Facebooking Judge Catches Lawyer in Lie

Galveston, Texas-area lawyers on Facebook may want to double-check their friends list, especially if they’re about to appear before Judge Susan Criss.

That’s because Criss, a state court judge who is learning to adapt to social media as a way to connect with long-lost friends and is leveraging Facebook as a judicial campaign tool, has also learned a few things she didn’t expect.

Judges questioned Criss for more details about her ground rules. And they asked whether the ABA should be exploring model rules relating to Twitter and Facebook.

Criss said she’s the first to admit these social networks are new to her, but her ground rules are simple. She follows her ethical canons and is careful about what she says and who she friends. Yes to all lawyers—to avoid an appearance that she favors one side over another. Friending the general public is trickier. So far, she’s been more selective.

As for whether the ABA needs to address social media in its Model Rules, she and other panelists said no. “The rules are pretty good,” Criss said. That’s not to say that the ABA shouldn’t explore new media and its impact on lawyers, judges and the law.

Read the full story here at ABA Journal >>>

Here’s for one proactive judge: don’t come up with pokey if you know you open up your life and times in social media already. In a way social media enabled judicial efficiency. I guess this applies to all of us in other situations as well. Great stuff. 

Some buy degrees, some buy complete universities to get the degree

LONDON – British diplomats have found evidence that founder of Scientology, L Ron Hubbard, was a “fraud”, according to National Archive papers.

The proofs compiled 30 years ago have shown that Hubbard, who invented a religion followed by celebrities such as Tom Cruise, gave himself a PhD from a sham college he had acquired in California.

Read the full story here >>>


In a previous post on recruitment risk reduction I already indicated that degrees and diplomas can be bought and therefore you need to consider verification. I guess the quoted article (again) underlines how real this requirement is. Some buy just some fake academic degree, others are apparently willing to by a complete university to obtain those degrees. What a world we live in.

Recruitment Risk Reduction Tips Added to THE VAULT

When recruiters/head hunters, managers or HR professionals are in need to
fill a position, they should look for more than just a proper skill set, experience or a good fit for team or company.

An article initially published at http://dierckx.terapad.com in October 2008, but still current is now added to “THE VAULT”: a selection of older but still current blog posts.


More on smacking referendum: PM warned

ACT Party leader Rodney Hide has warned Prime Minister John Key of a public backlash if the government ignores the result of the controversial smacking referendum.

Snubbing the referendum result sends a message that politicians know what’s best for the people and that the government is running a “nanny state”, Hide wrote in a letter delivered to Key’s office on Friday.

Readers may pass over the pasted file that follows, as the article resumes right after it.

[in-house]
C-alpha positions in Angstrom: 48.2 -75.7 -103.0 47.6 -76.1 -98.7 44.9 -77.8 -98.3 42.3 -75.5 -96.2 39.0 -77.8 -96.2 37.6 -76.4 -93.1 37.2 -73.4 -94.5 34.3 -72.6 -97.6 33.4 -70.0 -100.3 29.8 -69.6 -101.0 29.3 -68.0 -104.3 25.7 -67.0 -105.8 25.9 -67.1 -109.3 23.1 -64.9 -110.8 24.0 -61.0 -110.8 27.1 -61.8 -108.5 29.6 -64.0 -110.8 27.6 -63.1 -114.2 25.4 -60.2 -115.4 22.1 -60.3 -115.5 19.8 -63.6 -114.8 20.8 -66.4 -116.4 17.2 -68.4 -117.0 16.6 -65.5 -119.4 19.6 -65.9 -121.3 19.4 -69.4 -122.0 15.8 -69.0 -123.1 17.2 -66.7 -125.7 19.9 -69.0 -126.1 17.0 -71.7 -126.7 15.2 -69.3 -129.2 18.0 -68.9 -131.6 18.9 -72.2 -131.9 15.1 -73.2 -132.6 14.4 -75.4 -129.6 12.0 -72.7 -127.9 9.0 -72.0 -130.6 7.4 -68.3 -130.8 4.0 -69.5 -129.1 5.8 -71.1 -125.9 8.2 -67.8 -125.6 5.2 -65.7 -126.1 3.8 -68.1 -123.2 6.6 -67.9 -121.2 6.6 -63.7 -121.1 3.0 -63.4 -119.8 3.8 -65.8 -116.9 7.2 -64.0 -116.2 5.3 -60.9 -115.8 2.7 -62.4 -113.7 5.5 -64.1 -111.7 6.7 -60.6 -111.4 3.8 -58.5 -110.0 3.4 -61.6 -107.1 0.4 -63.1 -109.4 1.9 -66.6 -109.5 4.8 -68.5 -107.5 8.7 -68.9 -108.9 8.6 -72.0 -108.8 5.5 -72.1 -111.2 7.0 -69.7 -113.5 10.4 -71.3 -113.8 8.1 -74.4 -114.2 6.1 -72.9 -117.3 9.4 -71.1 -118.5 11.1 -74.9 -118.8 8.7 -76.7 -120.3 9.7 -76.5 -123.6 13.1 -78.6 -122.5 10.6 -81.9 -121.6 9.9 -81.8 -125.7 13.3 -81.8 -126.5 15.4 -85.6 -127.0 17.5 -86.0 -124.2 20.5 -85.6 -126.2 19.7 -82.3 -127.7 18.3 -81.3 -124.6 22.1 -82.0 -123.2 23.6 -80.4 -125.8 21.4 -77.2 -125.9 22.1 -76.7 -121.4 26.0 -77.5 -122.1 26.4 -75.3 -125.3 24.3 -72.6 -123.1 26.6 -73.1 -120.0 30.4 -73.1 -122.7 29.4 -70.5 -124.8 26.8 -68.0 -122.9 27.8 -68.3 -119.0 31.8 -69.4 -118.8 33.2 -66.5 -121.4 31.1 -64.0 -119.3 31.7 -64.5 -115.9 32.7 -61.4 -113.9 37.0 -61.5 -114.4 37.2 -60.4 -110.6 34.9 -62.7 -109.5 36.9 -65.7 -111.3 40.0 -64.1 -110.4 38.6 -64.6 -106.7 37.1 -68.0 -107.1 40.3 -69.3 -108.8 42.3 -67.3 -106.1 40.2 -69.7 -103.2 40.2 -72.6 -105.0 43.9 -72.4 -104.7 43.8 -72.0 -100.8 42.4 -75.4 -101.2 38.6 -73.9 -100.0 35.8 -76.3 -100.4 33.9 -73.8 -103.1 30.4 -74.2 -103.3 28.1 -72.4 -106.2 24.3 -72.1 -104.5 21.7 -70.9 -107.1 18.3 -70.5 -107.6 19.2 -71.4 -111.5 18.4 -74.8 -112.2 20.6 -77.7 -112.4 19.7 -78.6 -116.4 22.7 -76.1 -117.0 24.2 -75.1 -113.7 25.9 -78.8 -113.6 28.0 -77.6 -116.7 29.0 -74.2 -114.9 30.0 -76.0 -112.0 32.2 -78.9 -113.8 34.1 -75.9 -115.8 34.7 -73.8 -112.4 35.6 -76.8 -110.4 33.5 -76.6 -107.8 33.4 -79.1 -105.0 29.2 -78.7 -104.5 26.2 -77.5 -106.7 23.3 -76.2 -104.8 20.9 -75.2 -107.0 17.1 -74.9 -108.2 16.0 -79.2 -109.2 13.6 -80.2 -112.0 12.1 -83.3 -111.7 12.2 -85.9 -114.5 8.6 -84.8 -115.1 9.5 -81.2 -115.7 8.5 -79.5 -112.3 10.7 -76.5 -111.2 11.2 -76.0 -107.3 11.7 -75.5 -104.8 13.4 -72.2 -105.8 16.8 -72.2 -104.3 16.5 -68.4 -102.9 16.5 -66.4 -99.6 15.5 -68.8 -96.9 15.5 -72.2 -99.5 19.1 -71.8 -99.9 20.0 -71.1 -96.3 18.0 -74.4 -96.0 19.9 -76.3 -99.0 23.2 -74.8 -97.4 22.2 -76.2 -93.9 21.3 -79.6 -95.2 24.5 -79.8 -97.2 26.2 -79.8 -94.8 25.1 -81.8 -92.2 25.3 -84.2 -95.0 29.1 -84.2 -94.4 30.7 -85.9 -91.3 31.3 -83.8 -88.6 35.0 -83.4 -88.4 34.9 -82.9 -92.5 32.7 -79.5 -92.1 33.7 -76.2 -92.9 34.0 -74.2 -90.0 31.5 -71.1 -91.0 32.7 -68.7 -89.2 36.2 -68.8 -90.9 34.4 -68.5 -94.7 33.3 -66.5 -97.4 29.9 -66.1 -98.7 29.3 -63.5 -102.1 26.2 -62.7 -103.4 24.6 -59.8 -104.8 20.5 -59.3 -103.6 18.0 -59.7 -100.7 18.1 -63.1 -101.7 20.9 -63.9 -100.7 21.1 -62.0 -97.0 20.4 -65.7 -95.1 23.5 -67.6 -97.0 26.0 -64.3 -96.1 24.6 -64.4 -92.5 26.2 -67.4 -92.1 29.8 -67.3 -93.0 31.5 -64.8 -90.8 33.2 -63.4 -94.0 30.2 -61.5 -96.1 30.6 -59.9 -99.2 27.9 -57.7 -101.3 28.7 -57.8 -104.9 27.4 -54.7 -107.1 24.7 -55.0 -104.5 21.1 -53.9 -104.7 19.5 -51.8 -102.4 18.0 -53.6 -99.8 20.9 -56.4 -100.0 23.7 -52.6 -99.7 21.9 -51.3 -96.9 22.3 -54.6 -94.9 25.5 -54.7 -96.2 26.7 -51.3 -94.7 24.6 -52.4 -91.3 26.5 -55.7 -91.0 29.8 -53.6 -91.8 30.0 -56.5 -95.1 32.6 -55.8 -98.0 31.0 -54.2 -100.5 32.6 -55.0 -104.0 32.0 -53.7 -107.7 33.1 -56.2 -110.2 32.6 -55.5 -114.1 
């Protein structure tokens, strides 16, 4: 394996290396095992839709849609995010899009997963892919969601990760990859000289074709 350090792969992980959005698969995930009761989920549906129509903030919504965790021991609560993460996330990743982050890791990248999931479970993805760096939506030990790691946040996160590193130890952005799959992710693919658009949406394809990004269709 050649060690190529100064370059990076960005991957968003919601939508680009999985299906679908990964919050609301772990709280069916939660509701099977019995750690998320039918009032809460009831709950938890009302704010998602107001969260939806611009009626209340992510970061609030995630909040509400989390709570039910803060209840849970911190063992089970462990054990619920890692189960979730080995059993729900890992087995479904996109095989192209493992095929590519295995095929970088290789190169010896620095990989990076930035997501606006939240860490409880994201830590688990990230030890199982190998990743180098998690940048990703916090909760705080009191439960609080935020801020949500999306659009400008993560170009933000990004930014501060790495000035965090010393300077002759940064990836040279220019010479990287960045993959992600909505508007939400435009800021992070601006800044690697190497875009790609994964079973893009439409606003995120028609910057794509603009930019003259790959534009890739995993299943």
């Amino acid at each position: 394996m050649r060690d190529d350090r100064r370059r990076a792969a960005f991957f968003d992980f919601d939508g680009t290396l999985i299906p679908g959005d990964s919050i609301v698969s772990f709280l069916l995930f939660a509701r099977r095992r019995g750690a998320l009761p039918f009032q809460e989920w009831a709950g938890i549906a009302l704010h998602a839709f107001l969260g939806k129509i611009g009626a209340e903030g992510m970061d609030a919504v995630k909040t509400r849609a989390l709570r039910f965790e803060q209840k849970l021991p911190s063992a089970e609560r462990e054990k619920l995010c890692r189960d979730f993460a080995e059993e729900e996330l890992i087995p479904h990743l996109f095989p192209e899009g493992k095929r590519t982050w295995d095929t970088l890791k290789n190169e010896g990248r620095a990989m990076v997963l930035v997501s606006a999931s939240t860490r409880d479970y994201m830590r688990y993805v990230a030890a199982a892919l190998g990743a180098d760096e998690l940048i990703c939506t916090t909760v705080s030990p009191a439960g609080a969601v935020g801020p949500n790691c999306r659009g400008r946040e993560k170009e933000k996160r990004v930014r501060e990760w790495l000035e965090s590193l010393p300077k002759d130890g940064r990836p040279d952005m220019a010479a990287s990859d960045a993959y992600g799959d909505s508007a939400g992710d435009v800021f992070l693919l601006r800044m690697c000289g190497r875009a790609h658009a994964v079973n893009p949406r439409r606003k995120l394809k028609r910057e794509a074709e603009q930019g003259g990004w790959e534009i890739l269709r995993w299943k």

In the sidebar it states that: John Key has said the law will not be changed back unless it can be shown that good parents are being prosecuted for light smacking.

If he really said that than I would be disappointed as apparently even the Prime Minister does not know the law. The matters are formulated straight forward in that a correctional smack is a criminal offense. The law does not make this distinction and regardless of how you look at it: well willing parents that want to have even the “light smack” as part of their parental toolbox will need to consider whether or not they are willing to commit a criminal offense.

Besides that, WHO is appointed to determine whether or not a smack is to be considered a light correctional smack that does not justify prosecution or falls within the boundaries of prosecution required? There are no clear guidelines there and personal opinion may well start playing a role in that decision.

In all democratic fairness, the provision as standing in Section 59 should not have been there in the first place. I would have to agree with Mr Hide here.

Nats acted with sheer vindictiveness

Eight months on from Labour’s election loss, former prime minister Helen Clark has no regrets and she rejects suggestions that Labour alienated voters by pushing through measures such as the child discipline bill.

Now in New York as head of the United Nations Development Programme, Miss Clark has also revealed unease at the National Government’s direction on climate change and says its scrapping of her flagship sustainability agenda was motivated by sheer vindictiveness.

I had a little bit of a smile on my face when I read the article. Quite honestly I think that the loss of Labour is a combination of alienating voter and a total lack of campaign. Remember, it was never about why yes to Labour and always about why no to National.

But now this, vindictiveness as a hidden agenda behind the change in course on the sustainability agenda. Should she not applaud the fact that there is still some of her “flagship” afloat? Good Lord Helen, are you not taking yourself a bit too serious, “your” flagship?